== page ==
For those unfamiliar, books are a collection of words that form some sort of coherent narrative, printed on paper and bound together. These objects are very much alive and well, according to a new study by the Pew Research Center, despite the fact that we live in an age where you can download the same information onto…
Amazon has just announced some nice improvements to the cheapest Kindle. The price is still crazy good at $80, and the battery still lasts for weeks. (It also still has a middling 167 ppi display.) But it’s also thinner, lighter, and now comes in black and white.
Kindle’s latest e-reader is out and it’s a damn fine product—the best e-reader ever made even. It’s also the most expensive e-reader currently available. So if the idea of spending $290 on a portable library makes you shudder than it’s time to consider the other guys.
The Amazon Oasis is practically perfect in every way. It doesn’t forge relationships between bratty kids and their errant fathers or wax bannisters with its ass, but as e-readers go, it leaves you satisfied. It’s light, easy to read, has wonderful ergonomics and incredible battery life.
E-readers get a bad rap—probably because there are a lot of illiterate assholes out there who hate reading. For the rest of us totally wicked people e-readers are amazing and Amazon’s rumored announcement of a new e-reader is a cause to celebrate.
If you own one of Amazon’s pre-2012 Kindles, listen up: there’s a critical update that you need to install if you want to keep using it, and you must do so before March 22nd.
You don’t own your ebooks with DRM. You’re merely licensing the privilege to read them. Some readers overseas have learned this the hard way (yet again) now that Nook is going out of business in the United Kingdom. But don’t worry, they’re working to let you maybe possibly transfer all those books you bought.
As entertaining as the internet can be, who has time to read all of it? Even employing the services of a read-it-later app such as Instapaper or Pocket can make catching up on articles difficult. What you need is a dedicated reading device, free from social media pings, email alerts, and other distractions—and that’s…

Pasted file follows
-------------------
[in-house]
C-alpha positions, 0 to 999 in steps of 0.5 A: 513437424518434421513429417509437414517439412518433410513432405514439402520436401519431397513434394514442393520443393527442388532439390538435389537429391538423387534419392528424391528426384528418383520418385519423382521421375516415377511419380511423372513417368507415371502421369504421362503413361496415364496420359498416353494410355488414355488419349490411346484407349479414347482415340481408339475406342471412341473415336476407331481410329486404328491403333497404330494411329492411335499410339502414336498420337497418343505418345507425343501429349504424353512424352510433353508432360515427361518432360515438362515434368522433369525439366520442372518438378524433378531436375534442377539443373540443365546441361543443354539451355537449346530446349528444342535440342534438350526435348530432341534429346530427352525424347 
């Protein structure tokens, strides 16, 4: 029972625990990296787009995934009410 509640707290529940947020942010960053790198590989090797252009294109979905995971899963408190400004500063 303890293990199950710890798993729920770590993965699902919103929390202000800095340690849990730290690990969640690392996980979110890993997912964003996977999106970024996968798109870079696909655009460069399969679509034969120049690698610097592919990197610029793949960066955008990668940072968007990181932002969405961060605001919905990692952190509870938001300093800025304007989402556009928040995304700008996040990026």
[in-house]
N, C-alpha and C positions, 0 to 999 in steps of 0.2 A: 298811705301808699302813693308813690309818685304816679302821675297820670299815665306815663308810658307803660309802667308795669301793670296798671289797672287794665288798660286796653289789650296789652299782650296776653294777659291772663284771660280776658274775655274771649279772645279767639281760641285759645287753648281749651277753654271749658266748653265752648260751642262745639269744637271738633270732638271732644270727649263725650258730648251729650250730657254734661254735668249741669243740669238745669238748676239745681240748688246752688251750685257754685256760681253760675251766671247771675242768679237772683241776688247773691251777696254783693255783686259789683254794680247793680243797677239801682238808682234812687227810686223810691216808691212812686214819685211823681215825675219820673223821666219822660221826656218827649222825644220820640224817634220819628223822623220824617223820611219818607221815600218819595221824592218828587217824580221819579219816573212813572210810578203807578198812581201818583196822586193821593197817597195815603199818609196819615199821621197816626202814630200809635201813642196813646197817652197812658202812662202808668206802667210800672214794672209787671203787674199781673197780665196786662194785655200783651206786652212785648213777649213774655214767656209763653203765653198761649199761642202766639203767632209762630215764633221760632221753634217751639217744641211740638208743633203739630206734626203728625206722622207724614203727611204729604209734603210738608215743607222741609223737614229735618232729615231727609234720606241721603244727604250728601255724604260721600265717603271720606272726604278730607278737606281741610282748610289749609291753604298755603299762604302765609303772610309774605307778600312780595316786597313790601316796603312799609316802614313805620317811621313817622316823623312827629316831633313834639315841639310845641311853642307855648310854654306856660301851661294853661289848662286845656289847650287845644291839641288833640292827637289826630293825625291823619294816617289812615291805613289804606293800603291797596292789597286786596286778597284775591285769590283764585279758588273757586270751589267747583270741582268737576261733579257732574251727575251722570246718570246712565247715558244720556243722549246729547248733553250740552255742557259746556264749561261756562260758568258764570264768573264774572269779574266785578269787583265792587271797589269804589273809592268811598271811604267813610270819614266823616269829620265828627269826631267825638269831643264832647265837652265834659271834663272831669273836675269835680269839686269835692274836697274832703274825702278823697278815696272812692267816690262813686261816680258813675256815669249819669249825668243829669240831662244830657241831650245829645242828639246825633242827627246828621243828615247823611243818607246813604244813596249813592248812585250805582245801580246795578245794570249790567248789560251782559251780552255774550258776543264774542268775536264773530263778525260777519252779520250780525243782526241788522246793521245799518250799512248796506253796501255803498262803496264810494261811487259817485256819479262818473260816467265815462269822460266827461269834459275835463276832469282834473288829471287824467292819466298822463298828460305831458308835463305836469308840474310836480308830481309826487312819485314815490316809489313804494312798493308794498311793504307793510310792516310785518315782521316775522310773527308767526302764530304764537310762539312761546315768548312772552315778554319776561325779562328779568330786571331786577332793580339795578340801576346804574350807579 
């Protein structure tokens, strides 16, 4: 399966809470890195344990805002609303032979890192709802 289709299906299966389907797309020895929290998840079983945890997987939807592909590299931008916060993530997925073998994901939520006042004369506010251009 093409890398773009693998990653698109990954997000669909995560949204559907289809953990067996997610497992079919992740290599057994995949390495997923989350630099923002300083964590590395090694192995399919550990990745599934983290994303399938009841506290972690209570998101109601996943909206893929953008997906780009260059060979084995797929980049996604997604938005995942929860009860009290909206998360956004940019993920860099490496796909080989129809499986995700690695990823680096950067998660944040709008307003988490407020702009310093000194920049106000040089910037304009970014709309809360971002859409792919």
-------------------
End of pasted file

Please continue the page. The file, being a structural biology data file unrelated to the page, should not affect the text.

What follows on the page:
Rumors of the death of the print book were massively exaggerated, it turns out. According to the L.A. Times, 571 million print books were sold in 2015, 17 million more than in 2014. And ebooks, which had been forecast to hit 50 to 60 percent of book sales, were stuck around 25 percent.
The self-published novel A Long Way to a Small Angry Planet by Becky Chambers got nominated for the Golden Tentacle Award for best SF debut, and got tons of praise from some of science fiction’s most respected critics. Now it’s coming out in a fancy new edition from Harper Voyager, and for today only it’s available…
Independent author and blogger Imy Santiago bought an ebook, read it, and posted a review on Amazon. Then things started to go wrong, according to her recent blog post, which has put Amazon in the crosshairs of another round of criticism from authors and reviewers.
So, remember that new Amazon payment scheme that’s going to revolutionize self-publishing by dolling out royalties based on pages read rather than copies sold? Remember how that was going to reward authors who can keep readers hooked rather than folks who can crank out 500 page-tomes that nobody has the gusto to…
Apple violated federal antitrust law in a conspiracy with five book publishers to fix ebook prices, according to the 2nd U.S. Circuit Court of Appeals. The court ended a long-running legal battle with a big blow to Apple, calling its ebooks price-fixing scheme “the supreme evil of antitrust.”
The erotic fiction industry owes a lot to e-readers.
The Kindle Paperwhite just updated to a higher resolution screen for the same $120 price. I probably don’t need to tell you it’s better than the last Paperwhite. It definitely is.
Thanks to an old-fashioned law that treats ebooks like movies, online booksellers in Germany are eligible for a $56,000 fine if they sell erotic ebooks before 10pm. That means any young fraus desperate to buy sensual Clippy stories may have to wait until after dark if booksellers come up with a plan to comply.
What if we lived in a world where authors earned royalties not based on how many books they sell, but on how many pages we read? The idea, which would have been preposterous 10 years ago, is not only possible with modern technology, it’s something Amazon will be test driving this summer.
An eReader lets travelers bring thousands of books with them on their journeys, but what if each of those stories was customized to wherever they happened to be at the moment?
You have not read a truly digital book until you've read The New World. The novella is about a woman trying to reclaim her dead husband's head from a cult-like cryogenics company. But more than that, it is the most ambitious attempt I've seen at exploring a future where books lack physical form and are better for it.